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Defining Routers

For all the serverless handlers we export a helper object that can help you define your router implementation separate from the main handler function. You can also use it to split up the implementation for different parts of your application. This can be useful for organizing your code and keeping it maintainable.

import { tsr } from '@ts-rest/serverless/aws';
import { contract } from './contract';

export const postsRouter = tsr.router(contract.posts, {
getPosts: async () => {
return {
status: 200,
body: {
posts: [...],
},
};
},
createPost: async ({ body }) => {
return {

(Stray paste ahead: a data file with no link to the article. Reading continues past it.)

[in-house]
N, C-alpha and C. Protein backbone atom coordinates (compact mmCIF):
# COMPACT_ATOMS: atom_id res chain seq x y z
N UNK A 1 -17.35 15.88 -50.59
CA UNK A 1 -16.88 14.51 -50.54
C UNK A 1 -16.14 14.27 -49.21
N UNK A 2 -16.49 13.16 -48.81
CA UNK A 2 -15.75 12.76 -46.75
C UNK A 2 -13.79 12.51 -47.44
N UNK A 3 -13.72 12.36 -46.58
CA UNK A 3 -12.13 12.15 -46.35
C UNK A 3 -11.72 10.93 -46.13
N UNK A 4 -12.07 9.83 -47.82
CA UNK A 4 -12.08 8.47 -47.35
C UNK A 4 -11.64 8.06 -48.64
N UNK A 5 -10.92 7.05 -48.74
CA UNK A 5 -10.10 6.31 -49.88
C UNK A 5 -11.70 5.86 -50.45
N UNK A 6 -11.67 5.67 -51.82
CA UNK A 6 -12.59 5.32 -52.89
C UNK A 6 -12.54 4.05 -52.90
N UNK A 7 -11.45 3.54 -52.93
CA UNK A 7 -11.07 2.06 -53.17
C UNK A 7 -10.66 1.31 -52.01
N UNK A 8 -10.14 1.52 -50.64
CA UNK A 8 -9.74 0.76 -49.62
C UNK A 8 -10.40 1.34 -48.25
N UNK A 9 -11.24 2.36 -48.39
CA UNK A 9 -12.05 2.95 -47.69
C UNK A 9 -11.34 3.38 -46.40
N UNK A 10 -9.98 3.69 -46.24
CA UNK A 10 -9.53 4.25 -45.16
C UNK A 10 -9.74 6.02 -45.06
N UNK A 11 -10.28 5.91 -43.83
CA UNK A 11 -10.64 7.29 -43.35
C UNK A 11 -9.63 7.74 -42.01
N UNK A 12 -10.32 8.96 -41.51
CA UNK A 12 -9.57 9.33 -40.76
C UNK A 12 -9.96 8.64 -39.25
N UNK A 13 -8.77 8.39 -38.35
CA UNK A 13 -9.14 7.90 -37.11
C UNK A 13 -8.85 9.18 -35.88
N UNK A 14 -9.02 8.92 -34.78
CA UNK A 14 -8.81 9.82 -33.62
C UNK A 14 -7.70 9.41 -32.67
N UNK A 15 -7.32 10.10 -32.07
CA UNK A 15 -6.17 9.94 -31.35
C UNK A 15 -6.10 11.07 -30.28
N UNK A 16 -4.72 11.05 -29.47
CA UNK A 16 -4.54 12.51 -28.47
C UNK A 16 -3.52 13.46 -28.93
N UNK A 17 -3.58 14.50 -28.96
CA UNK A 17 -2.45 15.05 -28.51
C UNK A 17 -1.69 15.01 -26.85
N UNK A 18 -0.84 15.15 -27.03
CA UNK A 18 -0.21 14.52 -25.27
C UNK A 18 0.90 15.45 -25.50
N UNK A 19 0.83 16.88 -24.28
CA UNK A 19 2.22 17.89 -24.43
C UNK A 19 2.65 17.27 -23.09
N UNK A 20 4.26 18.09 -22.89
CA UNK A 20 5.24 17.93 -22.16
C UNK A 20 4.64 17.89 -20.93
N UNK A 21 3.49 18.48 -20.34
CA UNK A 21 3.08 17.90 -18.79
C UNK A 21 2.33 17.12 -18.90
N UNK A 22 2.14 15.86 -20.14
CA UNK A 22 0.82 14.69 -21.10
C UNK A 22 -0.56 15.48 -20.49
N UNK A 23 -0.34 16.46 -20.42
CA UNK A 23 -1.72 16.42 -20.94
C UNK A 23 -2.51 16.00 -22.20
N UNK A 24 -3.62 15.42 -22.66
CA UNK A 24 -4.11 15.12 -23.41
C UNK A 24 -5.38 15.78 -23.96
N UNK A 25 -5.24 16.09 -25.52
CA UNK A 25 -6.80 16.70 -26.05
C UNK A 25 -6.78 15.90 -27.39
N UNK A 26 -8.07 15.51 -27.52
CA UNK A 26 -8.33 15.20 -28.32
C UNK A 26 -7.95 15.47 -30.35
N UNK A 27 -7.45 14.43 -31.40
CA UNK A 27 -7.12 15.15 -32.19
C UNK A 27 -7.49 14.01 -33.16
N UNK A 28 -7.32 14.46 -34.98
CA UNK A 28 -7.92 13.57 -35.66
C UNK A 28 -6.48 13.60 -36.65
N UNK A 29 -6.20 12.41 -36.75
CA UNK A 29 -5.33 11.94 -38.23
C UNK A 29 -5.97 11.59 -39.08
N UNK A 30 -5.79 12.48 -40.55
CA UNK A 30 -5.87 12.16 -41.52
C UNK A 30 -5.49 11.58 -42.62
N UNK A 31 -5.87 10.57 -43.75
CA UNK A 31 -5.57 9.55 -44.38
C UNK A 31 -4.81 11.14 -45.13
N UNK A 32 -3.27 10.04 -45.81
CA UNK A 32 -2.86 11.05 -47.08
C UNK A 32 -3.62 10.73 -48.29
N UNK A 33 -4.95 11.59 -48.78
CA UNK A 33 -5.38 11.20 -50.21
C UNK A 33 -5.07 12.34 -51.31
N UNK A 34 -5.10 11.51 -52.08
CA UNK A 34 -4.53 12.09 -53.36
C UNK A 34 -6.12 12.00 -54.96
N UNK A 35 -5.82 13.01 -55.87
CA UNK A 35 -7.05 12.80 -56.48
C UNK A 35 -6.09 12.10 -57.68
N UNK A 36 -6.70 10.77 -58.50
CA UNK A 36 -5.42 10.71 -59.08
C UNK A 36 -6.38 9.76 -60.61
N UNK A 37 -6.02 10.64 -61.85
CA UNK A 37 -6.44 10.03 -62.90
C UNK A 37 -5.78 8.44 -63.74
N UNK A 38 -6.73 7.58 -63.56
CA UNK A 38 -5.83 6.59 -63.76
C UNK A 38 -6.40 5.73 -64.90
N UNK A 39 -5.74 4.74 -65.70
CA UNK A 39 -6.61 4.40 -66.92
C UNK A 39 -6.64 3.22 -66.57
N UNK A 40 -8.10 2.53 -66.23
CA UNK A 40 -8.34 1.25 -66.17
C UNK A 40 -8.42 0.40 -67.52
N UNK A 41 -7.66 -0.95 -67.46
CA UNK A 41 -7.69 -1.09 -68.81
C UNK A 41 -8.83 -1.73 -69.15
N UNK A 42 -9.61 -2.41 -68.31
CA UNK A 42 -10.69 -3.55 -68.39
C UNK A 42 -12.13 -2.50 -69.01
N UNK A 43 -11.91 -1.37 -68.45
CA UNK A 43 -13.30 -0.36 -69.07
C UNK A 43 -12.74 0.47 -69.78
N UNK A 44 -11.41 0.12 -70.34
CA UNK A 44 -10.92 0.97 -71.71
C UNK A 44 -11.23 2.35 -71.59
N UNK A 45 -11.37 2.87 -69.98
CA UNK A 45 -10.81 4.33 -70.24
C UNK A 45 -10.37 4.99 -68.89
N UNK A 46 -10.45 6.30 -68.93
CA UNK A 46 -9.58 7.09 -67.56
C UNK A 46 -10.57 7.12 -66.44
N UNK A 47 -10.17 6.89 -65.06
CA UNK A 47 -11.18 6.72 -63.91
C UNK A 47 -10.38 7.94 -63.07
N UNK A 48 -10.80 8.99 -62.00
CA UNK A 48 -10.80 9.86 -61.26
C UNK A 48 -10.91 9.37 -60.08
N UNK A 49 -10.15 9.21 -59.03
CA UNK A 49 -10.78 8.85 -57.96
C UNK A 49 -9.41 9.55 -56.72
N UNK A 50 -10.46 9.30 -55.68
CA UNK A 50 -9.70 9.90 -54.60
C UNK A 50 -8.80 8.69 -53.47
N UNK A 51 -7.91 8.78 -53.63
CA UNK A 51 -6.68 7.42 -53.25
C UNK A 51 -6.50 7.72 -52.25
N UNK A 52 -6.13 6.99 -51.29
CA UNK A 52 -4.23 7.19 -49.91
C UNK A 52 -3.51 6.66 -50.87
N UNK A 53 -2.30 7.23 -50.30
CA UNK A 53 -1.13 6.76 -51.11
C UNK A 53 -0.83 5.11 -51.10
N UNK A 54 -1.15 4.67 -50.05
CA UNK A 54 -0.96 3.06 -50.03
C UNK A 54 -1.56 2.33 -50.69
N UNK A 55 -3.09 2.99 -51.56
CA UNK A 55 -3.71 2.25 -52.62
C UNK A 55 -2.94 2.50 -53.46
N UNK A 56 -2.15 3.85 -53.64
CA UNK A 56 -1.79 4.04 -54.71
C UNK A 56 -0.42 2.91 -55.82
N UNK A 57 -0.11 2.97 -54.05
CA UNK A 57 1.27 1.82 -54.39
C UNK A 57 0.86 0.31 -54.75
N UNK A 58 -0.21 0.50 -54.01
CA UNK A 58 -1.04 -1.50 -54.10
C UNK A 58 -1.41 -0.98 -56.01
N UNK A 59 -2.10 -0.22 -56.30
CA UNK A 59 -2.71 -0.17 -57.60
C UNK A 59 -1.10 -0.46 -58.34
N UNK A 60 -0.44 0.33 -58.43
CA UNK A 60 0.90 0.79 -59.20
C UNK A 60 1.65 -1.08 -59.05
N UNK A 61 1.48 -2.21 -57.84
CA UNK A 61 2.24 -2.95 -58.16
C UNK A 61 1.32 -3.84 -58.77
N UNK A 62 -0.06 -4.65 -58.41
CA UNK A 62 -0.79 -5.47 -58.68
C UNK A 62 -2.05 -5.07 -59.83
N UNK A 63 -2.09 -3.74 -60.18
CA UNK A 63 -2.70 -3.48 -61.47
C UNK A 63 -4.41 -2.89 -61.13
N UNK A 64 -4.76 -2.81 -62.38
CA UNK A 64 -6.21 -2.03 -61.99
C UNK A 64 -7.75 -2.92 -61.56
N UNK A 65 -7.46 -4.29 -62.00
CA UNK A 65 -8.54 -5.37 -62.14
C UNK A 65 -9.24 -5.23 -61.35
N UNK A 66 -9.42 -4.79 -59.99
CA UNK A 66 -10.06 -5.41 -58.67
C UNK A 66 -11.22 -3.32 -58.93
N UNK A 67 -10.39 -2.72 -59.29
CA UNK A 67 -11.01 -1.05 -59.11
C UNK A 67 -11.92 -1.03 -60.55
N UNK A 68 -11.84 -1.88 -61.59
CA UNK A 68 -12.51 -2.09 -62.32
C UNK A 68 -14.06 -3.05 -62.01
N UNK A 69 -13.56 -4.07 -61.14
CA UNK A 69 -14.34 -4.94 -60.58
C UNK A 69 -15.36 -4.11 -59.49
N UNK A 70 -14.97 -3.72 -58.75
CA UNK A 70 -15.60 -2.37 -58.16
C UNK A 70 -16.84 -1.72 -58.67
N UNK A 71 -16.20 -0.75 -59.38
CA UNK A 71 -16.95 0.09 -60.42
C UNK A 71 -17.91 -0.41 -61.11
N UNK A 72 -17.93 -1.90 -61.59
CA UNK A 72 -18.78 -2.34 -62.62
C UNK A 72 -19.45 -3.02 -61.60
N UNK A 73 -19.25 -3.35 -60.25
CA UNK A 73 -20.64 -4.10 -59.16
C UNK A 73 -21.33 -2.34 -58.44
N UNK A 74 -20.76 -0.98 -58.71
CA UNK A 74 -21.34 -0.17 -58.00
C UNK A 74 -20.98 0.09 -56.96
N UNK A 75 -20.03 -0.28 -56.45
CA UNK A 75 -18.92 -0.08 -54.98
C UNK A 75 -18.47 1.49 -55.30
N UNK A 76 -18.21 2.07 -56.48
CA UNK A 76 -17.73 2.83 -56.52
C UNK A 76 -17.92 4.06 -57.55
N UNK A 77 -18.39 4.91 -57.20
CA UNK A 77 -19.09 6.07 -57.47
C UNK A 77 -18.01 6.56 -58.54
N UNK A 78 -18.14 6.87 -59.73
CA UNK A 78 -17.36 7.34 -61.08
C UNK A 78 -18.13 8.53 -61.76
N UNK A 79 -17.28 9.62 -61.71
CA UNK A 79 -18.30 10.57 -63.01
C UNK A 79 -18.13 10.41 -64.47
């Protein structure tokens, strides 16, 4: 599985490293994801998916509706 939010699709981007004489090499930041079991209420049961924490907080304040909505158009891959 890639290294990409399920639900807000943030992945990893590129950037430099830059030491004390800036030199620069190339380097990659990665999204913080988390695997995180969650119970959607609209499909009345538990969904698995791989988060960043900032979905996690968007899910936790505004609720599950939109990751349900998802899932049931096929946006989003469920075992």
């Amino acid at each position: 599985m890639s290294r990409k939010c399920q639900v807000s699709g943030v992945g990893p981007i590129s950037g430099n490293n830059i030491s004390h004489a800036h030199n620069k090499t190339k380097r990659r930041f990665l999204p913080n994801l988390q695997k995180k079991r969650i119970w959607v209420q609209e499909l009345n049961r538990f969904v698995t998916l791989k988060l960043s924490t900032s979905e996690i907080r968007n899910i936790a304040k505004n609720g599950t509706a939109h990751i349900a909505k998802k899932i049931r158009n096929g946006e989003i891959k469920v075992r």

status: 201,
body: {
post: { ... },
},
};
},
});

Doing this however, you will lose any type-inference for the request object if you modify it in a global middleware. To get around this, you can manually add back the extended part in the generics of tsr.router function.

import { tsr } from '@ts-rest/serverless/aws';
import { contract } from './contract';

export const postsRouter = tsr.router<
typeof contract, // <-- You have to add the contract type here
{ userId: string } // <-- Add the extended part here. This will be visible in request.userId
>(contract, { ... });

Context Object‚Äč

The second argument for all route handlers is an object that contains the following context properties:

  • appRoute: A reference to the contract route that the handler is being called for.
  • request: The incoming request object.
  • responseHeaders: An object, where you can set and append any headers that will be sent with the response.

It may also include runtime or platform-specific properties, like rawEvent and lambdaContext for AWS Lambda.

This object is also passed as the last argument to all middleware and response handler functions.